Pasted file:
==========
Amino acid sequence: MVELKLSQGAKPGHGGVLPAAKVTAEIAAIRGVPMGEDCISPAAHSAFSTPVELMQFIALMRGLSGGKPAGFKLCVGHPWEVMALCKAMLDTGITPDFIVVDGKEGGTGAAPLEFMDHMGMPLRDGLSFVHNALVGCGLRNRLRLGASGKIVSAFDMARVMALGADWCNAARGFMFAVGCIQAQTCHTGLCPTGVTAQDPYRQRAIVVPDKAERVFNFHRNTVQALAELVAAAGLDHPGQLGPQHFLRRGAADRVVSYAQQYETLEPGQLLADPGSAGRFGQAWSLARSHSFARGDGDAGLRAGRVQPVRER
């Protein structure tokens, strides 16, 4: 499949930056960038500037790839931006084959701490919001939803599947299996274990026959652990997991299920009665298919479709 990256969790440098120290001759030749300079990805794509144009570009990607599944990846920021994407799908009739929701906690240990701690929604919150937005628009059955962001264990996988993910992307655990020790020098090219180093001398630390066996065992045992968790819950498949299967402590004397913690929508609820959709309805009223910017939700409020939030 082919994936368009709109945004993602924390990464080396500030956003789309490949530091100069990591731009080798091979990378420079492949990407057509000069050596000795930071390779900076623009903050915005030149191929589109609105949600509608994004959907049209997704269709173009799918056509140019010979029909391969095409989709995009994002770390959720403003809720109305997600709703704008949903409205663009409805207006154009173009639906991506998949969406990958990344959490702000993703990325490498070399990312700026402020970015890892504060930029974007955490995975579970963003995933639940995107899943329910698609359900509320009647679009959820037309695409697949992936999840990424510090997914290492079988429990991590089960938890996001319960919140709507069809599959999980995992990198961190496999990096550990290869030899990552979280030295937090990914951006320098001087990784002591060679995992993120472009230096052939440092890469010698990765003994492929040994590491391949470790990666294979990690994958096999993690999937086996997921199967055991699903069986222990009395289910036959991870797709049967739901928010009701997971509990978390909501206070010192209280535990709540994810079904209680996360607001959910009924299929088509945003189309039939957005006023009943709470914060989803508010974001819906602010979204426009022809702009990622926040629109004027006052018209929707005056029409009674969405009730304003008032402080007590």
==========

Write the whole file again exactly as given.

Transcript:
Amino acid sequence: MVELKLSQGAKPGHGGVLPAAKVTAEIAAIRGVPMGEDCISPAAHSAFSTPVELMQFIALMRGLSGGKPAGFKLCVGHPWEVMALCKAMLDTGITPDFIVVDGKEGGTGAAPLEFMDHMGMPLRDGLSFVHNALVGCGLRNRLRLGASGKIVSAFDMARVMALGADWCNAARGFMFAVGCIQAQTCHTGLCPTGVTAQDPYRQRAIVVPDKAERVFNFHRNTVQALAELVAAAGLDHPGQLGPQHFLRRGAADRVVSYAQQYETLEPGQLLADPGSAGRFGQAWSLARSHSFARGDGDAGLRAGRVQPVRER
């Protein structure tokens, strides 16, 4: 499949930056960038500037790839931006084959701490919001939803599947299996274990026959652990997991299920009665298919479709 990256969790440098120290001759030749300079990805794509144009570009990607599944990846920021994407799908009739929701906690240990701690929604919150937005628009059955962001264990996988993910992307655990020790020098090219180093001398630390066996065992045992968790819950498949299967402590004397913690929508609820959709309805009223910017939700409020939030 082919994936368009709109945004993602924390990464080396500030956003789309490949530091100069990591731009080798091979990378420079492949990407057509000069050596000795930071390779900076623009903050915005030149191929589109609105949600509608994004959907049209997704269709173009799918056509140019010979029909391969095409989709995009994002770390959720403003809720109305997600709703704008949903409205663009409805207006154009173009639906991506998949969406990958990344959490702000993703990325490498070399990312700026402020970015890892504060930029974007955490995975579970963003995933639940995107899943329910698609359900509320009647679009959820037309695409697949992936999840990424510090997914290492079988429990991590089960938890996001319960919140709507069809599959999980995992990198961190496999990096550990290869030899990552979280030295937090990914951006320098001087990784002591060679995992993120472009230096052939440092890469010698990765003994492929040994590491391949470790990666294979990690994958096999993690999937086996997921199967055991699903069986222990009395289910036959991870797709049967739901928010009701997971509990978390909501206070010192209280535990709540994810079904209680996360607001959910009924299929088509945003189309039939957005006023009943709470914060989803508010974001819906602010979204426009022809702009990622926040629109004027006052018209929707005056029409009674969405009730304003008032402080007590």